As we sign off each Friday, we want to send you into the weekend with a smile. Proverbs says, “A joyful heart is good medicine” (17:22).
To inaugurate this weekly post I want to tell you about a conversation between a mom (in our church) and her young daughter. The mom (who will remain anonymous) submitted this story in response to the question, “What is the funniest thing your child has ever said?” Here’s her reply:
“My daughter and I were passing by a well-known lingerie store in the mall. Upon seeing a picture of a model in the window, she turned to me and said: ‘Don’t worry, Mommy, you don’t look anything like that!’”
Have a great weekend!
Carolyn, Nicole, Kristin, and Janelle
P.S. If you have a brief (one paragraph) humorous story you’d like to submit for our consideration, please e-mail us by clicking the “Email Me” link on the sidebar.
I thought I’d follow Nicole’s summer reading recommendations (see post dated June 21) with my favorite picks for little people. Brian and I have enjoyed reading these books to our five-year-old son, Andrew. More importantly, they have been valuable tools to introduce the gospel to his young mind.
Read Aloud Bible Stories: Volume 1 by Ella K. Lindvall
Amazon.com says that this “Gold Medallion Book Award” and “C.S. Lewis Honor Book” winner is for 4-8 year olds. However, because of the simple language, Andrew could memorize the stories at age two. Volume 2, Volume 3, and Volume 4 are also available.
My 1st Book Of Questions and Answers by Carine MacKenzie
Sinclair Ferguson writes that this book is “God-centered, Christ-honoring, Character-building.” What more could I ask for in a book for my children? Also check out My 1st Book Of Memory Verses , My 1st Book Of Bible Prayers , and My First Book of Bible Promises .
The Gospel for Children by John B. Leuzarder
This book explains the gospel message in a way that is easy for children to understand.
The Big Picture Story Bible by David Helm
“Simple words and striking illustrations unfold the storyline of God’s Word from Genesis to Revelation,” is the apt description on the Crossway website.
Ages 5 and up
The Priest With Dirty Clothes by R.C. Sproul
Andrew really loves this story. He is just beginning to understand its meaning and significance of justification. Also by R.C. Sproul: The King Without a Shadow .
Dangerous Journey by Oliver Hunkin
This is a tremendous adaptation of the classic Pilgrim’s Progress for little children. However, It will probably be at least a year before Andrew reads this, as the pictures are a little scary.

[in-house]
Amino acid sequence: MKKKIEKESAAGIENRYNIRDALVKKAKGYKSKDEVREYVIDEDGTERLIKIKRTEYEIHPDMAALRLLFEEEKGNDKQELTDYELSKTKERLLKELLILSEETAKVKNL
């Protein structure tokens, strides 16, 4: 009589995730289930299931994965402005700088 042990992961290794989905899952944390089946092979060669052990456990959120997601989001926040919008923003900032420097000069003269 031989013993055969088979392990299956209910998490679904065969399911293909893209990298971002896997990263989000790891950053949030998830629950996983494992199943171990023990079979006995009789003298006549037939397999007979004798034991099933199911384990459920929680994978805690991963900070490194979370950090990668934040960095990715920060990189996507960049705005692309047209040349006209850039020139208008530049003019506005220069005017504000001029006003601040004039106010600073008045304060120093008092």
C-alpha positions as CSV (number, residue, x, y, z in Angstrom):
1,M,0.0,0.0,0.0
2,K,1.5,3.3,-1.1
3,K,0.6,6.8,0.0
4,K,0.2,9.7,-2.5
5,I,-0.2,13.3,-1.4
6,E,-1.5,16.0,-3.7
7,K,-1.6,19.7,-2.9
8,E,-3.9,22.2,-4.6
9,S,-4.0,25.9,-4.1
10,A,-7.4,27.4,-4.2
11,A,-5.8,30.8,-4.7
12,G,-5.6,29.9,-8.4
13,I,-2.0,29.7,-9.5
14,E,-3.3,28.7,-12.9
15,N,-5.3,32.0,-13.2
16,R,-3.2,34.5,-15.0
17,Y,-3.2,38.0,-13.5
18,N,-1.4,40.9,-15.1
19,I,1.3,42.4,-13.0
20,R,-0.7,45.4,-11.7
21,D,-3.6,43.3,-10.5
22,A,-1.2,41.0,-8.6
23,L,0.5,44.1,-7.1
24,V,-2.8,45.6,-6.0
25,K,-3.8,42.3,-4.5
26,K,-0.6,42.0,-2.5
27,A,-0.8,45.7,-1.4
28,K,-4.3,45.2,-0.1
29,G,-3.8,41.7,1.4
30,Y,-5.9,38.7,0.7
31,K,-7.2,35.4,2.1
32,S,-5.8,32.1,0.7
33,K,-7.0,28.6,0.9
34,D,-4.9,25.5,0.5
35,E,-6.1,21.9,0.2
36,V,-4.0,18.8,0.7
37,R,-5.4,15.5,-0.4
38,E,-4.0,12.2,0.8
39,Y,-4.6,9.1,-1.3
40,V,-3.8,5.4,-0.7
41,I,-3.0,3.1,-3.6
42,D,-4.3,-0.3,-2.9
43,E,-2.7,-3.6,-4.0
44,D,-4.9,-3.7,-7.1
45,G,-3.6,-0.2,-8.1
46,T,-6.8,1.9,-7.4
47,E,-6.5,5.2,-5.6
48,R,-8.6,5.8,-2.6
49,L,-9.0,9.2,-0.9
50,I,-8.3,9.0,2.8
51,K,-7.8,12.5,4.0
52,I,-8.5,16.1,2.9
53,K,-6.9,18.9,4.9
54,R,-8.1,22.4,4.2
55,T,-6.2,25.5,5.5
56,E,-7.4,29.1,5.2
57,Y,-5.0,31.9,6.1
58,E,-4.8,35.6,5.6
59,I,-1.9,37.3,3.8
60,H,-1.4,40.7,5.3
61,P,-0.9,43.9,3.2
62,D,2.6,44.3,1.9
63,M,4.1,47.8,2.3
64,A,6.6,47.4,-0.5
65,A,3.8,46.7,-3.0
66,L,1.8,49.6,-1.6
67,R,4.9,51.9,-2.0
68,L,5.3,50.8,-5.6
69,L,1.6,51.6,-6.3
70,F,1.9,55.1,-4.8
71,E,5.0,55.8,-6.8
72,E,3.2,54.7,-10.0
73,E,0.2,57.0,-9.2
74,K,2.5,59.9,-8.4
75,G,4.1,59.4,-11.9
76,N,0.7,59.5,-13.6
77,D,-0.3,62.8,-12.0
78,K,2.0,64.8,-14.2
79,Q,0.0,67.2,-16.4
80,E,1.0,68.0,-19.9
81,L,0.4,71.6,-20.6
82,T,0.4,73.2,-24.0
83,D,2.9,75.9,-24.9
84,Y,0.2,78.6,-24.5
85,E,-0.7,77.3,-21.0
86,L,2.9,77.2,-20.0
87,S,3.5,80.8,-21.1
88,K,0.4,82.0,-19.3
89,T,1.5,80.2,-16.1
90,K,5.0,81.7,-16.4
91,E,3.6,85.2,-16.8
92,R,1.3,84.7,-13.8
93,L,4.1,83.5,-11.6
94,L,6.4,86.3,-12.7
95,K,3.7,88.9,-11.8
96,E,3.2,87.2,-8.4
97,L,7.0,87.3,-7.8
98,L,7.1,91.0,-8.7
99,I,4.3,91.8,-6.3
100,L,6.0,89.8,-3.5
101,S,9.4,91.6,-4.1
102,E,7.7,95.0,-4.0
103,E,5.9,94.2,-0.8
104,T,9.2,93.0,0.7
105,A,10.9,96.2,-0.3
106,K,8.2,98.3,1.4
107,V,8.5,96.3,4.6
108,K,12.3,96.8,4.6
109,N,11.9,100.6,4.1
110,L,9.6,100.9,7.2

The Chronicles of Narnia by C.S. Lewis
Of course every child should read this classic series!
The Chronicles of Narnia Drama
Radio Theatre from Focus on the Family
And one music cd for children of all ages…
Awesome God - Andrew sings the songs around the house, and my two-year-old, Liam, is constantly begging me to “play compare” (track 10 “For You are Holy”).
This is a prayer that I adapted from The Valley of Vision which I pray regularly for my four adorable nephews and look forward to praying for my little baby as well…
“Apply Your redemption to their hearts, by justifying their persons, and sanctifying their natures. Teach them to place their happiness in Thee, the blessed God, never seeking life among the dead things of earth, or asking for that which satisfies the deluded; but may they prize the light of Thy smile, implore the joy of Thy salvation, find their heaven in Thee.”
—From prayer entitled “Fourth Day Evening: God All-Sufficient”
Arthur Bennet, ed. Valley of Vision (Carlisle, PA: Banner of Truth Trust, 1975, 2003), p. 392.
I have never been a big fan of the month of February. I know, how can I like one month and not another? But stick with me here. February is just one of those months that seemed to somehow sneak into the line-up. I mean, we have September through November and the leaves are turning and you get to drink apple cider. In December and January we get holidays and days off school and work. March begins to give us hope for spring which arrives with April and May. June, July, and August are full of heat and vacations. What about poor little February? It’s just stuck in between January and March. Someone probably put Valentines Day in there in hopes of helping it along.
A couple of weeks ago, February took on new life for me. February is exactly nine months away. Lord willing, February will be the month in which my first child is born.